Handle Sudden Wealth

If you have never managed a large sum of money before, it is much easier than you might think to squander your newfound wealth. Before you go on a spending spree or stuff the entire amount into your mattress, it’s crucial to pause and instead prepare a comprehensive plan to handle your new financial reality. Taking a calm and measured approach can help you to avoid common pitfalls and to make the most of your resources in the long run.

Traps To Avoid

HBO’s new football comedy “Ballers” focuses on Spenser Strasmore, a former NFL player turned financial adviser, and the pro athletes he advises. While the show incorporates all the heightened drama you would expect, the struggles with financial stability it depicts are all too real. And it isn’t only football players who run this risk. There is a long list of lottery winners who burned through large winnings in a few years, and 70 percent of affluent families lose their wealth by the second generation, according to the Williams Group wealth consultancy. Conspicuous consumption is the default answer, and sometimes spending unwisely is indeed the culprit. But while it is easy to judge football players who buy huge mansions and young adults with outsize tastes for designer shoes and the latest Apple gadgets, the reality is that people suddenly handling much more money than they are used to can easily fall into the trap of believing their newfound wealth will never run out, no matter what they do.

Making A Plan

So if planning is the best way to avoid the pitfalls of sudden wealth, where should you begin?

First, you should assemble a team of professionals. One of these should be a fee-based Certified Financial Planner (TM) who is transparent about his or her compensation. This helps to ensure your adviser’s interests are aligned with yours. You may also want to consider a separate accountant or tax expert and a wealth manager, depending on what services and expertise your adviser offers. An estate planning attorney will also be helpful.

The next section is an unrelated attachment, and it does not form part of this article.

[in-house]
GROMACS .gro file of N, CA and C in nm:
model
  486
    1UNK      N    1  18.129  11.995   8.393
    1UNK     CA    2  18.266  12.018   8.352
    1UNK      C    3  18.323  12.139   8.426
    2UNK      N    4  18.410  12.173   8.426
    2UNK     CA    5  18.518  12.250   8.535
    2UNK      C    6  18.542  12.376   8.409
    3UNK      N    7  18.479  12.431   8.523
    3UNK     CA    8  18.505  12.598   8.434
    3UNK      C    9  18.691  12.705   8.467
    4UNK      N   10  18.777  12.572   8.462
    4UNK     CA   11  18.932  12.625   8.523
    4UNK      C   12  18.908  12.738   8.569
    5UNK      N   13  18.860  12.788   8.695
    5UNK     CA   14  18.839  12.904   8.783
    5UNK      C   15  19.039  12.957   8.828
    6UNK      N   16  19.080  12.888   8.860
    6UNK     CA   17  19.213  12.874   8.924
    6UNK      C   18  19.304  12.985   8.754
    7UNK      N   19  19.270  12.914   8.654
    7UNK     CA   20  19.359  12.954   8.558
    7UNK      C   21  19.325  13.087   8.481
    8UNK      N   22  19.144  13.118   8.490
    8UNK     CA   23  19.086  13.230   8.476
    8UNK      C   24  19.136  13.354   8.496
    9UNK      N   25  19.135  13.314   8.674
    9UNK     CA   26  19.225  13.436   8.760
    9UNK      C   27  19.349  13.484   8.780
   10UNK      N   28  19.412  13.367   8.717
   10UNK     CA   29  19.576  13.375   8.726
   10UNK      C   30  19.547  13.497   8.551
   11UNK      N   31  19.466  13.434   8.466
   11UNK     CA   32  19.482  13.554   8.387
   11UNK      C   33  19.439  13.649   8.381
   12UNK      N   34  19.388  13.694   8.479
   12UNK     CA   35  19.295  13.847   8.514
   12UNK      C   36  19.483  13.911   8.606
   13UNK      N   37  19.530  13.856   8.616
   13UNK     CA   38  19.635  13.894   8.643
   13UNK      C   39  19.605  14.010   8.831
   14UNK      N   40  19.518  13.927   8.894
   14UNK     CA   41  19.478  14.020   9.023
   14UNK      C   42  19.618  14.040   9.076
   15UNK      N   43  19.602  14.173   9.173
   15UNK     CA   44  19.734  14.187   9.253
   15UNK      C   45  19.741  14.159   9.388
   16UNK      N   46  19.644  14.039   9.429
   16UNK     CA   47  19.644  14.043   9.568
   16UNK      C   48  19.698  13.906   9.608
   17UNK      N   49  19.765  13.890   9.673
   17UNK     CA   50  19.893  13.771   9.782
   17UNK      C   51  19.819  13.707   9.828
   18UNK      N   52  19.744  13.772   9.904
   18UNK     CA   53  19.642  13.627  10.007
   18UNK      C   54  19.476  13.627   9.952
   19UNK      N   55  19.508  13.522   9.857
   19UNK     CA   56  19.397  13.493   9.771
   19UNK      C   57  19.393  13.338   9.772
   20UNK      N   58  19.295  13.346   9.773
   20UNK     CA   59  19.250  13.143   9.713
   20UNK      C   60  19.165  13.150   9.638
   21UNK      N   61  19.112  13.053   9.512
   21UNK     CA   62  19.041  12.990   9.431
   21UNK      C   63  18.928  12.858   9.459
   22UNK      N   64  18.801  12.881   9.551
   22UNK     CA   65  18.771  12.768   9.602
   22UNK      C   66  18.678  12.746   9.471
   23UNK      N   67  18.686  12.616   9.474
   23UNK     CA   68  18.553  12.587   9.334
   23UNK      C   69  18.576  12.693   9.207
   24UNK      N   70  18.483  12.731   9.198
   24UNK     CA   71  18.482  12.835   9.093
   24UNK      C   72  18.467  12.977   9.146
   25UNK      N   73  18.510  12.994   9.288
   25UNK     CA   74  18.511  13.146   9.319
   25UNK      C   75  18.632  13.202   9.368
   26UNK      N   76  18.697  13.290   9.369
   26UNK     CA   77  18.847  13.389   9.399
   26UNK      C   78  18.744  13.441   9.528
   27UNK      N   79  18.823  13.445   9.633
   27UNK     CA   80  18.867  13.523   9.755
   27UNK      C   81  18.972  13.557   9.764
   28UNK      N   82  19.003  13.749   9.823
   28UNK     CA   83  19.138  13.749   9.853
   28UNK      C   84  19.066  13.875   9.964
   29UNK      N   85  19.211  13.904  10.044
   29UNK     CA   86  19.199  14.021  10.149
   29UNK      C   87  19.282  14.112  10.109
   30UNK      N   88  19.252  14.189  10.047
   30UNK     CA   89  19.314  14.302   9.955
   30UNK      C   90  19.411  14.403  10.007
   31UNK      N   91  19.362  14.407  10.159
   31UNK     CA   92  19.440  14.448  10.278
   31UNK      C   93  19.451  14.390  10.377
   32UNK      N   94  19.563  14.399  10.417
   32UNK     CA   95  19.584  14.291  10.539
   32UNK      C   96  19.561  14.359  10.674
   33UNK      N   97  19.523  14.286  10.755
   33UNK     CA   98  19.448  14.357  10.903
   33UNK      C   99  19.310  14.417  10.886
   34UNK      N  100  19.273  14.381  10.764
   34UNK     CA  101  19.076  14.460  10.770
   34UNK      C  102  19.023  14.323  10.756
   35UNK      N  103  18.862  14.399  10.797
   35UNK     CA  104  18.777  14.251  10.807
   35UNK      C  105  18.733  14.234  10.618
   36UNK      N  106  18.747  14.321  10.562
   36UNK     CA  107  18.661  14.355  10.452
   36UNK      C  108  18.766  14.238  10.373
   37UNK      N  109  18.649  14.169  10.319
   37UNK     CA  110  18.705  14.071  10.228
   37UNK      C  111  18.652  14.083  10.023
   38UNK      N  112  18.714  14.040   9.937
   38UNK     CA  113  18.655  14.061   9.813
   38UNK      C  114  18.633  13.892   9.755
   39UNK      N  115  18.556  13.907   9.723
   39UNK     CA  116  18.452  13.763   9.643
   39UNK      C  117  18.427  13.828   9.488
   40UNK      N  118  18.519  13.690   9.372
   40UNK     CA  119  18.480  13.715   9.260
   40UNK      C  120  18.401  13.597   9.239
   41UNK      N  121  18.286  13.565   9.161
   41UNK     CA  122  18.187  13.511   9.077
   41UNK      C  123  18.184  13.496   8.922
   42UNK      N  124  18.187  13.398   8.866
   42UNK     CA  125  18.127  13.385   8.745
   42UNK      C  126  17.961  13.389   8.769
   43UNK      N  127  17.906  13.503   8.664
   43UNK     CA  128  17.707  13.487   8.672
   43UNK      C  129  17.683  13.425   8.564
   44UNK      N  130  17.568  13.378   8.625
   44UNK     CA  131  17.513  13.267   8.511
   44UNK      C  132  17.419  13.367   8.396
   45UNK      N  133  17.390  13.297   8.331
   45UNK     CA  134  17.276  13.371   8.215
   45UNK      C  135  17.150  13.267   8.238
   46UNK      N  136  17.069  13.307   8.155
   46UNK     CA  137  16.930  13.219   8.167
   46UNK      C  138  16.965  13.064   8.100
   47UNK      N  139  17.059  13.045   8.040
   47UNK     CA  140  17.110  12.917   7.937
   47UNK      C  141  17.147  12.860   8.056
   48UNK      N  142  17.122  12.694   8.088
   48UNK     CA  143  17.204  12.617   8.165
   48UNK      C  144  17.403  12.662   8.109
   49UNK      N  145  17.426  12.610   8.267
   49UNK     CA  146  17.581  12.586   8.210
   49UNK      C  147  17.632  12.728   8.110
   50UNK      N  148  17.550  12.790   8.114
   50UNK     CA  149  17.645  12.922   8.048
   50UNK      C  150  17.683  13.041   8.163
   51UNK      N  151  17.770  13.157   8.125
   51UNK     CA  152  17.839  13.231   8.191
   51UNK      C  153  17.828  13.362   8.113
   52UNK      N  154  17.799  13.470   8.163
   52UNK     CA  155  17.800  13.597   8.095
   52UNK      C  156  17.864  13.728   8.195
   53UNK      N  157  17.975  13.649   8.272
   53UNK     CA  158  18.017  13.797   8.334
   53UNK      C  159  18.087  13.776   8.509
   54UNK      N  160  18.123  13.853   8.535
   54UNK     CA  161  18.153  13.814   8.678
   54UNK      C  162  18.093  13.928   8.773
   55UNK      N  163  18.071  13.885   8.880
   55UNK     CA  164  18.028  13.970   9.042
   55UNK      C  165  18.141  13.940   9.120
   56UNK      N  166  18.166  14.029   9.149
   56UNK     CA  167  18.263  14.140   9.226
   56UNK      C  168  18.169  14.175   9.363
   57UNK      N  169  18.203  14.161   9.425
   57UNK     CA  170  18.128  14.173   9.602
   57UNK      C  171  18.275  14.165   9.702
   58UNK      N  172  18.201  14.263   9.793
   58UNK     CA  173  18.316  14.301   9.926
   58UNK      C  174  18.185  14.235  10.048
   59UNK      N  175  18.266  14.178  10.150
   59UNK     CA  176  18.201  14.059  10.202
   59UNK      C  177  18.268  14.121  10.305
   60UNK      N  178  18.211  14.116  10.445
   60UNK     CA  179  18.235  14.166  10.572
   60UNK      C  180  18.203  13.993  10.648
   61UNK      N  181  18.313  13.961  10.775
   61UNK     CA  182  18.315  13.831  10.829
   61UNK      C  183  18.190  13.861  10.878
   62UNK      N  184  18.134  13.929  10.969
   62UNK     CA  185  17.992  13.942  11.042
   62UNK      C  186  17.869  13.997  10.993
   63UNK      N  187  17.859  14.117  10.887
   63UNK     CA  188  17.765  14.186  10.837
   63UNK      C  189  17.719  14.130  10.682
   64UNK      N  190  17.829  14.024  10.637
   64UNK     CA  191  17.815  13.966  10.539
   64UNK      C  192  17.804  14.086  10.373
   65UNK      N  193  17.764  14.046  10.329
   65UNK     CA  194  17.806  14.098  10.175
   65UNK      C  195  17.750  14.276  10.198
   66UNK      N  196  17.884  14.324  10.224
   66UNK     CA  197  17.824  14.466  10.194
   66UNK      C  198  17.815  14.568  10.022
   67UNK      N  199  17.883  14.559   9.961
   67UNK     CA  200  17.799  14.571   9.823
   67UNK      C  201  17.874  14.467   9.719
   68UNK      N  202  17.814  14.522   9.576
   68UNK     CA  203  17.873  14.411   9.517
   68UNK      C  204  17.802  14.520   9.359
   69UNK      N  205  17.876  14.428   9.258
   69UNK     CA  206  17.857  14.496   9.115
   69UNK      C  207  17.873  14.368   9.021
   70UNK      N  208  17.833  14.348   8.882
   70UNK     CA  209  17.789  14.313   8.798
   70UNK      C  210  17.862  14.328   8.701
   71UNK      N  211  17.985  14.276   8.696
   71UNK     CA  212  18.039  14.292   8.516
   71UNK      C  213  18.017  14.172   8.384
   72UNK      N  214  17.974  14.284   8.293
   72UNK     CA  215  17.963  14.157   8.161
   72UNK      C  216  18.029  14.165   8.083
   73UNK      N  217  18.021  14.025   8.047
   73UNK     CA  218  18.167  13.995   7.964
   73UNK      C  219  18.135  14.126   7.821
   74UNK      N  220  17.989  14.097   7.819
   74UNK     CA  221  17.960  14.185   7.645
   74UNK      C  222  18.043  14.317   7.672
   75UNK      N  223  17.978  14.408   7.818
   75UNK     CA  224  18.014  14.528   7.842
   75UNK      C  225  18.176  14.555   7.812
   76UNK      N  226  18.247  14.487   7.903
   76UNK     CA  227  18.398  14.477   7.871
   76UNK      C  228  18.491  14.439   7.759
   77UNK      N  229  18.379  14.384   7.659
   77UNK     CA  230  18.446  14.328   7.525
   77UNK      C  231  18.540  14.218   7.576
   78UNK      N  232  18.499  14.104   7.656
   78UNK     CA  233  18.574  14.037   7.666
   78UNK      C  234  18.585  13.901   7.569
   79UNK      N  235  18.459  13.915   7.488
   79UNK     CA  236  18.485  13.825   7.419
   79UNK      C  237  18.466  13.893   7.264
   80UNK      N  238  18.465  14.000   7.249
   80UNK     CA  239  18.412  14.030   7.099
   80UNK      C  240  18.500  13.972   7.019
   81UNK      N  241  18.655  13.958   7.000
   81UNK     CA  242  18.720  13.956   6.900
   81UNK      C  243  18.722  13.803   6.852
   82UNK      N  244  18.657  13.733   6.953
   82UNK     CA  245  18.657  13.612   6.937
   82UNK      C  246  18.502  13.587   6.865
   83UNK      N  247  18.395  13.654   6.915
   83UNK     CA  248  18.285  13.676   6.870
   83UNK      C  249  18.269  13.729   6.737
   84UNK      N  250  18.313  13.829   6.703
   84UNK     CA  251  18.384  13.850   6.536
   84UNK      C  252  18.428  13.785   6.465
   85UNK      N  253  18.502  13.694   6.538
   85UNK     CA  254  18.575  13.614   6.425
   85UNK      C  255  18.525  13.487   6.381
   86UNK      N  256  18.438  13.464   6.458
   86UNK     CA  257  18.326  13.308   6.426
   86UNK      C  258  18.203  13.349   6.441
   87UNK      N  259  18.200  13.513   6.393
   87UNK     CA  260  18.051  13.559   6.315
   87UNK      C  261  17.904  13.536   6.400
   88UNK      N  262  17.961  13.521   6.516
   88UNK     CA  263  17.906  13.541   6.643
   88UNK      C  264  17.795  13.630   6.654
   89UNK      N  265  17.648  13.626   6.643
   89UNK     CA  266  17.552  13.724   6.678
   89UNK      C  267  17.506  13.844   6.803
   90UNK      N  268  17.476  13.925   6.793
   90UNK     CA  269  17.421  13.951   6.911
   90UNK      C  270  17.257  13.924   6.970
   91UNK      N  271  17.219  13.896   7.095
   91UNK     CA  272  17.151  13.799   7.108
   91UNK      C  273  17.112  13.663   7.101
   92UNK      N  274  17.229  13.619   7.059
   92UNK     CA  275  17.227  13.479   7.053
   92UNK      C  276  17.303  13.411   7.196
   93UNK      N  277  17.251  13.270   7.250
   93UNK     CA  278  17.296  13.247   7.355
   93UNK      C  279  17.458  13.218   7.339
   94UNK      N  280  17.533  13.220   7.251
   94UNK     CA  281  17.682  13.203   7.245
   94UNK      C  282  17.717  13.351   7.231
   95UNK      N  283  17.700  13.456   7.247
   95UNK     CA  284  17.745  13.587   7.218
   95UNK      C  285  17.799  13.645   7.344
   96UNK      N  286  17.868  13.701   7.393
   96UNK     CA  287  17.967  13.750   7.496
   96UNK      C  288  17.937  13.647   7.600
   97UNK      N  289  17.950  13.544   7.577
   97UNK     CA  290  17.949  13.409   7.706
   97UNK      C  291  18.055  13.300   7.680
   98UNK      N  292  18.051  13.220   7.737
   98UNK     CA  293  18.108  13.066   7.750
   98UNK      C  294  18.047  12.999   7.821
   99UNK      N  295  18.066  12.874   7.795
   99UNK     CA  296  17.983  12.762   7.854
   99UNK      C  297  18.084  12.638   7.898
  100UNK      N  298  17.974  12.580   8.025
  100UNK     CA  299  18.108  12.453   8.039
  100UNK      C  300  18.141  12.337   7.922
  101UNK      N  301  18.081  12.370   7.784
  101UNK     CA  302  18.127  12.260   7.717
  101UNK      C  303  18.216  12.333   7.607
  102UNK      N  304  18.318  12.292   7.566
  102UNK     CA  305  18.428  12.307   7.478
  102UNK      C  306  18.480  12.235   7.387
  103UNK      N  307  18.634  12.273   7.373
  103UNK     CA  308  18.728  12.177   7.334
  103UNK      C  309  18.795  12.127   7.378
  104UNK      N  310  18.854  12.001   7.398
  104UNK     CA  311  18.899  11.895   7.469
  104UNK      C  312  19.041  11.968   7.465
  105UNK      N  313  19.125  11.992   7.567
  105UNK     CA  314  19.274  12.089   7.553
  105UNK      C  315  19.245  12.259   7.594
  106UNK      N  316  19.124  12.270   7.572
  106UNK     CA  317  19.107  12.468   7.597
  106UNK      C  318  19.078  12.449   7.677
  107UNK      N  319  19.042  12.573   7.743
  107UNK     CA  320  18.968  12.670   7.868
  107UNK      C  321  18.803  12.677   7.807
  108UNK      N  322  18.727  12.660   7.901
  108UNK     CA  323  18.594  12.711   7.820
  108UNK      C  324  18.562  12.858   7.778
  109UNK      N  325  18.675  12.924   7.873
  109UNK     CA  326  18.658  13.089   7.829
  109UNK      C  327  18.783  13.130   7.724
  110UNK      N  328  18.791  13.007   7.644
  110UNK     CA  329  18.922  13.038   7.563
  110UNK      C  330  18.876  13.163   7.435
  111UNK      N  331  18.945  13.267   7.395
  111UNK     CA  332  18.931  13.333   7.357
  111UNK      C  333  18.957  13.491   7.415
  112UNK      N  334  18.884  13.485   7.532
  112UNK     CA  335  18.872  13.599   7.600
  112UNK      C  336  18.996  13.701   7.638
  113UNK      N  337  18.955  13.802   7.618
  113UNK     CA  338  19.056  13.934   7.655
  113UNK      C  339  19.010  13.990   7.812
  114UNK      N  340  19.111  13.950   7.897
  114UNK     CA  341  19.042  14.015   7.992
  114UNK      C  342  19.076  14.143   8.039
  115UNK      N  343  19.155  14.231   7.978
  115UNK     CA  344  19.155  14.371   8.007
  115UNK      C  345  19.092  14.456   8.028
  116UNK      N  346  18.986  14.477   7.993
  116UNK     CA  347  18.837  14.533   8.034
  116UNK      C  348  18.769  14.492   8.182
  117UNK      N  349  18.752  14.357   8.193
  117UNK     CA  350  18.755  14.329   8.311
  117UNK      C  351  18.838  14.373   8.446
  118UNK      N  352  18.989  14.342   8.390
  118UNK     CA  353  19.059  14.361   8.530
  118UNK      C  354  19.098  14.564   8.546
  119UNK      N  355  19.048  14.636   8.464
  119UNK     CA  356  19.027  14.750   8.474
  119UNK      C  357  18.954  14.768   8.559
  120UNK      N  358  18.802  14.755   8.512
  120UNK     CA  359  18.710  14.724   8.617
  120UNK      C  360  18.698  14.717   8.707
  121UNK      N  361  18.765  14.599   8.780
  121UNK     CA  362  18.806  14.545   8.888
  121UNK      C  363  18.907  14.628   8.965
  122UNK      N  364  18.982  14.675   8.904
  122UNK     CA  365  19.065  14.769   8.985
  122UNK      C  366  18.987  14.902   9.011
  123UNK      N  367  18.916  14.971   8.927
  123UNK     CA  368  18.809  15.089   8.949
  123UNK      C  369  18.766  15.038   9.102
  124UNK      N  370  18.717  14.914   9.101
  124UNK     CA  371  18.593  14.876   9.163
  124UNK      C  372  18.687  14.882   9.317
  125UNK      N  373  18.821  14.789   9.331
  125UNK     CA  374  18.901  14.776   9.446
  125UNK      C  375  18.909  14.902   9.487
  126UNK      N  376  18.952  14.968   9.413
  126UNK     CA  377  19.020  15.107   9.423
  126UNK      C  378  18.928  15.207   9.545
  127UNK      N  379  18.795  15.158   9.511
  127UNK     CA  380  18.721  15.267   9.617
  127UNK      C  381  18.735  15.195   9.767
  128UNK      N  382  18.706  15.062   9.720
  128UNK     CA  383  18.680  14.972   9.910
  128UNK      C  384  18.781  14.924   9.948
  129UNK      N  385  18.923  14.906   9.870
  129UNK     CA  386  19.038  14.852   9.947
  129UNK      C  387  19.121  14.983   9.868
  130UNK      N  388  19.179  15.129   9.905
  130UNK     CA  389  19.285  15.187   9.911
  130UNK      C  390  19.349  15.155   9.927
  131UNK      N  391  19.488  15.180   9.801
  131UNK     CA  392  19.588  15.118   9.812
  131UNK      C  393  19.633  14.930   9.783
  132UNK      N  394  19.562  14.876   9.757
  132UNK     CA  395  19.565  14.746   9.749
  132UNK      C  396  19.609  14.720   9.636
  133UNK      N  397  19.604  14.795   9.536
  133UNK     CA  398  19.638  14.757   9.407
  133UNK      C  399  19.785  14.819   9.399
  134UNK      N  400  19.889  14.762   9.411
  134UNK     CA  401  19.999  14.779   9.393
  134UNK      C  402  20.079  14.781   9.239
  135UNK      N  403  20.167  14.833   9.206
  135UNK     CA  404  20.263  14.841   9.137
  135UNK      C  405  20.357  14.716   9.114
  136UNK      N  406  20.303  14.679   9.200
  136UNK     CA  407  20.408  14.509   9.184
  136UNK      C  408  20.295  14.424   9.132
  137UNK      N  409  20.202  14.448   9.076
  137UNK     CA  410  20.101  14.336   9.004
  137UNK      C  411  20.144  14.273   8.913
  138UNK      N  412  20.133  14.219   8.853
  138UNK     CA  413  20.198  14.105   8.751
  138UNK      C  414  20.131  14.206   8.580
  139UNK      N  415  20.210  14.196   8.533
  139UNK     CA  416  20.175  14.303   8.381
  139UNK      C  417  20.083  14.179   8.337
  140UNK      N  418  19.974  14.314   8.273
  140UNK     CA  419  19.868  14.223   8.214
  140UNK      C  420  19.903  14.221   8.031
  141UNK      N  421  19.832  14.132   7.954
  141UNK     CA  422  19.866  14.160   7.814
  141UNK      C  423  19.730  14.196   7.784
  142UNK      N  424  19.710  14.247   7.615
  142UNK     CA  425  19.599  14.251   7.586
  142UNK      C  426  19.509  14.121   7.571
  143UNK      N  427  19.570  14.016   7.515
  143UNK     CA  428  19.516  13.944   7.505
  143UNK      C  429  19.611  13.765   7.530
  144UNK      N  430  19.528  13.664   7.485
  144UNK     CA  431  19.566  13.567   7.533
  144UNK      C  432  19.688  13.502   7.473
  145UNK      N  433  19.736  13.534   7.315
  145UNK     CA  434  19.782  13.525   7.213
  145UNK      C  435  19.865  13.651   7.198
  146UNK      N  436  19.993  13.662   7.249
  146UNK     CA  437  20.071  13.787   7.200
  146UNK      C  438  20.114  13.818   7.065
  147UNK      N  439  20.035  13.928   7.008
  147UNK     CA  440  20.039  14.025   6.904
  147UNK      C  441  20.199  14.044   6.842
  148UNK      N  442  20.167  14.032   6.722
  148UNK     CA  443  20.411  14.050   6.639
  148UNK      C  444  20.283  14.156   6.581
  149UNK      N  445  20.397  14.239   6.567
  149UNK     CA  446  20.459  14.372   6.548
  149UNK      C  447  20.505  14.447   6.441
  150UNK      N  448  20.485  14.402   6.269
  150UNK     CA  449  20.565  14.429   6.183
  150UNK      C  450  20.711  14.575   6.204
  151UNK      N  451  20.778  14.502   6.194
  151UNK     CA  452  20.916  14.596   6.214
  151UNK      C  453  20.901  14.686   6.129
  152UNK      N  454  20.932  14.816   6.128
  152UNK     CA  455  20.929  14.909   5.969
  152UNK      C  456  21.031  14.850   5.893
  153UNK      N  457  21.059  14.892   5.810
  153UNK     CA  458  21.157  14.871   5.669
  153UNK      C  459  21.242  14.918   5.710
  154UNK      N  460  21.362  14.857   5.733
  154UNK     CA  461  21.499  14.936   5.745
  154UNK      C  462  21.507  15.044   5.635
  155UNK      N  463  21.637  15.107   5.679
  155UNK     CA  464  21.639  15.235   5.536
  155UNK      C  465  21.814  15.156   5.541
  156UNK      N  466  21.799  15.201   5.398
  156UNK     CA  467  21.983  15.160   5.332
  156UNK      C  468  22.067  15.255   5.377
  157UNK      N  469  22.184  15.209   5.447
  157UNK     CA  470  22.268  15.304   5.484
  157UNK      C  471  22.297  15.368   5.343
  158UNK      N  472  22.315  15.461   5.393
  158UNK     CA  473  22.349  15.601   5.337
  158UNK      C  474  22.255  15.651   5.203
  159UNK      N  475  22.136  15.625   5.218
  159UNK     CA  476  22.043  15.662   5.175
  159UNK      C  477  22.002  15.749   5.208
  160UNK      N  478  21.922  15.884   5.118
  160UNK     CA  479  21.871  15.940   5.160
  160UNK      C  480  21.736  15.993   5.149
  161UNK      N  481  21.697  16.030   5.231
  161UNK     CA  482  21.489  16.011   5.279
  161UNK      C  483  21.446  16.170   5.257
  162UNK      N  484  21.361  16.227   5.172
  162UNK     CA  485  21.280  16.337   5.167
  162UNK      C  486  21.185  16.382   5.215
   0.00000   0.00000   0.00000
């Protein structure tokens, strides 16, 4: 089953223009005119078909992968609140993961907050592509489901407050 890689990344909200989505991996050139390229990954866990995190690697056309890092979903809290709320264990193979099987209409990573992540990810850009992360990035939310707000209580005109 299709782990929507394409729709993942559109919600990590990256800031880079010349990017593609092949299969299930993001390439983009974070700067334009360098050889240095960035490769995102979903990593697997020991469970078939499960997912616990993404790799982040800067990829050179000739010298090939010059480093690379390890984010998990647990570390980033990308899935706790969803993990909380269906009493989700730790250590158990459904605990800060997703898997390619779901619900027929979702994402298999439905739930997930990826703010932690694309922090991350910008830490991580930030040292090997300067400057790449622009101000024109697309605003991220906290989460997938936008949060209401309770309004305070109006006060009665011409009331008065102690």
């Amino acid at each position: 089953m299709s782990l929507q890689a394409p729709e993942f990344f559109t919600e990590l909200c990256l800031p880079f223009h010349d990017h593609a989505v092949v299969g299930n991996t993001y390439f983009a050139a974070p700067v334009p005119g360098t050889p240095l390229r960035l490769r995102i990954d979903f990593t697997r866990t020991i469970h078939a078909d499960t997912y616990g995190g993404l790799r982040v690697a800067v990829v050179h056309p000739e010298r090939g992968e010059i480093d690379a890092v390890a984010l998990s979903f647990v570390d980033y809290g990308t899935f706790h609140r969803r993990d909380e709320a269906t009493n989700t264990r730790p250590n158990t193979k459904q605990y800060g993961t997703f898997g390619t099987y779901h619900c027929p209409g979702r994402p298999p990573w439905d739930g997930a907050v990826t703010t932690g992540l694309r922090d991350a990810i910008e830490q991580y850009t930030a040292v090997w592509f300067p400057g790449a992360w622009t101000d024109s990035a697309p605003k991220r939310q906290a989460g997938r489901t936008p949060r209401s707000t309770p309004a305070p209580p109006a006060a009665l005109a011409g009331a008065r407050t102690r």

Once you are satisfied with your advisers, the next step will be to determine whether your windfall has tax implications. While an inheritance or life insurance proceeds are not typically taxable, an exercise of stock options, the sale of appreciated stock and a lottery payout are all taxable events. Your accountant will be able to tell you whether you owe taxes, and if so, how much your total tax bill will be and when it will be due.

After setting aside the portion to cover taxes, a logical next step is to consider your debt. In most situations, it will make sense to pay off any outstanding “bad” debt right away. What makes debt bad? Generally, it is when you use debt to buy something that immediately decreases in value.